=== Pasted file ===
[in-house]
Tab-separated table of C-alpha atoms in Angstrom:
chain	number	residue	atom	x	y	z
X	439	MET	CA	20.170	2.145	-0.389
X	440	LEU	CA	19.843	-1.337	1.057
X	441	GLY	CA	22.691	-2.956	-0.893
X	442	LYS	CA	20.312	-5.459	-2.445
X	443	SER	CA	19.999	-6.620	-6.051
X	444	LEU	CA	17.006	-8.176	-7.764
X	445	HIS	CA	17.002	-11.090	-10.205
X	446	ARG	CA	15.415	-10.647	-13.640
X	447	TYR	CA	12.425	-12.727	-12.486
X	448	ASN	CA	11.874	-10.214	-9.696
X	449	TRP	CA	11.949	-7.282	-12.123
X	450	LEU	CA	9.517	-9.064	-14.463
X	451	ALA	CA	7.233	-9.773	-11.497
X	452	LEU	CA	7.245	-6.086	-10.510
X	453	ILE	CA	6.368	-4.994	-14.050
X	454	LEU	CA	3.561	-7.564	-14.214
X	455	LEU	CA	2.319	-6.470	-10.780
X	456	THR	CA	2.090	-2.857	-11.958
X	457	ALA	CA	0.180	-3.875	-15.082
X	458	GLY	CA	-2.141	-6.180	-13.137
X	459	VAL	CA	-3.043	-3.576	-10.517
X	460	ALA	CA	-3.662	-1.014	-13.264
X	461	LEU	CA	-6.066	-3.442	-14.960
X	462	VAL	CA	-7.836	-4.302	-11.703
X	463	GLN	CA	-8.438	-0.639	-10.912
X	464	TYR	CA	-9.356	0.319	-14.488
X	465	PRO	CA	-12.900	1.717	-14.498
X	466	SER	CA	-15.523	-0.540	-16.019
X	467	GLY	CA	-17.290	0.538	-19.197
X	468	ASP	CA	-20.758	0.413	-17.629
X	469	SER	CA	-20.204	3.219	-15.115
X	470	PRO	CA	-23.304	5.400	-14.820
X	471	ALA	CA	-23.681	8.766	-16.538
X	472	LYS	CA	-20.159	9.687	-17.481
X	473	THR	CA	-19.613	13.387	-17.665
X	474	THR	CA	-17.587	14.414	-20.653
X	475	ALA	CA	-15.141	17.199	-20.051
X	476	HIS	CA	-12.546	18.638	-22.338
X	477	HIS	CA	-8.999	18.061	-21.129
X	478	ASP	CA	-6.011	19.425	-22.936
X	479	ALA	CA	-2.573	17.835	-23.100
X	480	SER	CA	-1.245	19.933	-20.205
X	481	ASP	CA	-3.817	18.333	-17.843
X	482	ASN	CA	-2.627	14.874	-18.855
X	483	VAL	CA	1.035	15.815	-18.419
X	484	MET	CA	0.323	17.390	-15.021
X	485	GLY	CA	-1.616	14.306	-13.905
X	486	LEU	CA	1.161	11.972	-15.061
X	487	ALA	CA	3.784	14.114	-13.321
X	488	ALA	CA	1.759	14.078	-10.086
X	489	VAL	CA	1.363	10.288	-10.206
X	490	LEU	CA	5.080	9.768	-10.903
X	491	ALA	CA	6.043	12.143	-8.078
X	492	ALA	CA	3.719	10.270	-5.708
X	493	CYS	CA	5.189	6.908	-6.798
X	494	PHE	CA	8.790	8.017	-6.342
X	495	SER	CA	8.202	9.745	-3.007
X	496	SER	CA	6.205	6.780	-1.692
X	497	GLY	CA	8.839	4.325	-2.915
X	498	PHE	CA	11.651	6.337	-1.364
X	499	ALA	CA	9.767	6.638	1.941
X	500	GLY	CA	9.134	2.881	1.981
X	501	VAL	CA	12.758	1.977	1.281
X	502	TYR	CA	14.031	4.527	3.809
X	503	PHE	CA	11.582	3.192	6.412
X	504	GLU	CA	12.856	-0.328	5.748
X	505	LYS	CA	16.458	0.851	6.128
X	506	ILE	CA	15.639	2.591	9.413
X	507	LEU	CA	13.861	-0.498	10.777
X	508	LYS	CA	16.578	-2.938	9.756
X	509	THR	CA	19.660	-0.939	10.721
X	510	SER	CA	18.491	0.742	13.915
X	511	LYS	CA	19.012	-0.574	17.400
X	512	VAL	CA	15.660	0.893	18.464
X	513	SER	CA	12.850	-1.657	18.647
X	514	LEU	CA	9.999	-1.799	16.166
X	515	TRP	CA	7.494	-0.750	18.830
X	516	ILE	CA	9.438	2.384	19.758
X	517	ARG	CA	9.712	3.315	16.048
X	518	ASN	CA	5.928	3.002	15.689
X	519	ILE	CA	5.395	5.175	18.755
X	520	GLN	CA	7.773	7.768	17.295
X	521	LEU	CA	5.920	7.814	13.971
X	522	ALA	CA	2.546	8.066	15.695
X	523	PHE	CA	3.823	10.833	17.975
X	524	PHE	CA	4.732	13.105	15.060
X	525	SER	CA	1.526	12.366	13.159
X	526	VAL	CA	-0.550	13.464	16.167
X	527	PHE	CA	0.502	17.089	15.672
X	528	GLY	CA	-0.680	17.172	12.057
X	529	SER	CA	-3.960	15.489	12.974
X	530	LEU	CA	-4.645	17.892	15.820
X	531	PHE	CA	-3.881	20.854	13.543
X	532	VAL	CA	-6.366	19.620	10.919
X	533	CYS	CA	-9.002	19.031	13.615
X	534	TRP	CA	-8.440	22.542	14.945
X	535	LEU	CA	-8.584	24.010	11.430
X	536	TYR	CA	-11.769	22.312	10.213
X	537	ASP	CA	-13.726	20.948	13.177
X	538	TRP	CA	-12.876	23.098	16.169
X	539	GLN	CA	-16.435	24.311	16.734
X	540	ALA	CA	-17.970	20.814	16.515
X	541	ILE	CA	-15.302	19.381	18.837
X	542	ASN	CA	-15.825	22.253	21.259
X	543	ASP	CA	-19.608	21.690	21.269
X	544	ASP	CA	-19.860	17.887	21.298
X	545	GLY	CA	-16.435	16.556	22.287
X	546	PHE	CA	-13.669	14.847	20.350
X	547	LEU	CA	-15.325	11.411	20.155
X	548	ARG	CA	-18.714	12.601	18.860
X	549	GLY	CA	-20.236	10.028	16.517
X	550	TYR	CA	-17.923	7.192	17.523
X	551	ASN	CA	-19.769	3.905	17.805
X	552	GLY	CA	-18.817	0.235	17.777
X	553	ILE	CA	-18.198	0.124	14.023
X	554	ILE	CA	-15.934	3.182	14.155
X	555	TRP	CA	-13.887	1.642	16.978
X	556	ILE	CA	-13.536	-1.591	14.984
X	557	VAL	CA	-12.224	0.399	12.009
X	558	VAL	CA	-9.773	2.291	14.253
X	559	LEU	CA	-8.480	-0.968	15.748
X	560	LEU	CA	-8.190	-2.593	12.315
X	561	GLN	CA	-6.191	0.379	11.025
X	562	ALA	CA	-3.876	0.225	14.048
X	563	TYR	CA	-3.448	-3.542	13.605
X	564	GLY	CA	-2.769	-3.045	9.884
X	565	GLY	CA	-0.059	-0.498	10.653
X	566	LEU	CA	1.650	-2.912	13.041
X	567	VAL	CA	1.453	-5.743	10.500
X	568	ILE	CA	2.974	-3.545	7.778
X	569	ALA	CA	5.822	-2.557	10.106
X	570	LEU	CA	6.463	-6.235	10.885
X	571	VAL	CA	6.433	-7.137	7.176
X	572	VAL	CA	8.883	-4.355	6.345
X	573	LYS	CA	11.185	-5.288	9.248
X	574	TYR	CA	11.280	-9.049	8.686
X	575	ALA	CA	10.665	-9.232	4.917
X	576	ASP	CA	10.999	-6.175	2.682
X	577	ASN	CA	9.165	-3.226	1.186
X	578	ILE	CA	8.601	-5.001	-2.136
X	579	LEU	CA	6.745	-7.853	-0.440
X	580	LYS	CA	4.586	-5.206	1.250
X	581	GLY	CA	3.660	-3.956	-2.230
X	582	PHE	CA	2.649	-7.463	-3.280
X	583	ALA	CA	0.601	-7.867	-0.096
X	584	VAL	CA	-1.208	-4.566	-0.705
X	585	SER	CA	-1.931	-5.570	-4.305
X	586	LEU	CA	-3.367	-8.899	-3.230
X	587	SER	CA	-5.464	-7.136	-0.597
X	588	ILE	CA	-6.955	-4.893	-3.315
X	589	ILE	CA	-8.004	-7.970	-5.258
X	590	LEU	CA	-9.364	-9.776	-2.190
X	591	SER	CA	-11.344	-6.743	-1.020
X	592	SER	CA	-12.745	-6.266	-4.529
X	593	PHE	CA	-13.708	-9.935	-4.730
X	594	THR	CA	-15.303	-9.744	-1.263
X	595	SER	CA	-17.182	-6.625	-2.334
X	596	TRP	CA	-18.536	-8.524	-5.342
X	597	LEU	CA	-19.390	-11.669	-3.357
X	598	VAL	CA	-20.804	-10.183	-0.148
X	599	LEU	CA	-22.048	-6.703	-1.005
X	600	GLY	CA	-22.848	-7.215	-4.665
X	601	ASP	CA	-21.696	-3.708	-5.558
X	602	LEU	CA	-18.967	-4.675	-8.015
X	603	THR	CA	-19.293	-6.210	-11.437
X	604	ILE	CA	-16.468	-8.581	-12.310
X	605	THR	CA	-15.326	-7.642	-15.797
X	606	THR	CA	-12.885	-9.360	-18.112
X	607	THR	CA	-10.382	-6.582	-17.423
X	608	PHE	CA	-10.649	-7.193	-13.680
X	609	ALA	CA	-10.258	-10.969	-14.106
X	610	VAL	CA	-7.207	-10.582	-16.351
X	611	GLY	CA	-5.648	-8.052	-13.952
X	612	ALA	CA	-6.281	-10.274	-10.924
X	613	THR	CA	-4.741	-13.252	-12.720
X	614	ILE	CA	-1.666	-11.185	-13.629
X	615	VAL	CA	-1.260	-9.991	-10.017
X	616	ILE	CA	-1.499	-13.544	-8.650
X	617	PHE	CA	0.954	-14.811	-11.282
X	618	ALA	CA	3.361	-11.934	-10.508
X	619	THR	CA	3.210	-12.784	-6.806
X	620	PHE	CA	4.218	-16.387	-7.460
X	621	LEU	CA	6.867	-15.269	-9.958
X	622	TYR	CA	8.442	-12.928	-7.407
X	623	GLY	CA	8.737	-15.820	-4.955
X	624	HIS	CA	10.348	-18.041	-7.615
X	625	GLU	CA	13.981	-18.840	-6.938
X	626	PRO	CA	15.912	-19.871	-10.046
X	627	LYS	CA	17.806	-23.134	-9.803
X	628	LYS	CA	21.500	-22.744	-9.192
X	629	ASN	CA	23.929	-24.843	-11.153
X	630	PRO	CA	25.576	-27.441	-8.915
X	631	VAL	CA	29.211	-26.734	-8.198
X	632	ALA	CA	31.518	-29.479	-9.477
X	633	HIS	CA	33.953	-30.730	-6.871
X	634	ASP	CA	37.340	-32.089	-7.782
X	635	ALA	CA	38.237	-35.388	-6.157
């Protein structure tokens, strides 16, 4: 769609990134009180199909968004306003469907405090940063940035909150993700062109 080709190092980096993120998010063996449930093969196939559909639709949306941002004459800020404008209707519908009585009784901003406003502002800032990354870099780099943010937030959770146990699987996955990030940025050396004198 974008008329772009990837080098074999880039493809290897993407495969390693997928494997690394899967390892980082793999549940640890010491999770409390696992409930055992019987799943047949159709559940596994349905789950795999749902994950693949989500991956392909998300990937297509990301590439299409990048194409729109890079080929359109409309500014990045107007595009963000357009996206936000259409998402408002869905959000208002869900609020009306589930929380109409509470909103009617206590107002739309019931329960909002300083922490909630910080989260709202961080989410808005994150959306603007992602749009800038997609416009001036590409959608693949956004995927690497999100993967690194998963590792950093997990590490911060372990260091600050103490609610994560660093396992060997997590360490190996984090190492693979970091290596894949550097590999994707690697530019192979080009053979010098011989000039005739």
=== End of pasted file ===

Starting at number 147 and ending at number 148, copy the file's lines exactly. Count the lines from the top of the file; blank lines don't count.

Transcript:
X	582	PHE	CA	2.649	-7.463	-3.280
X	583	ALA	CA	0.601	-7.867	-0.096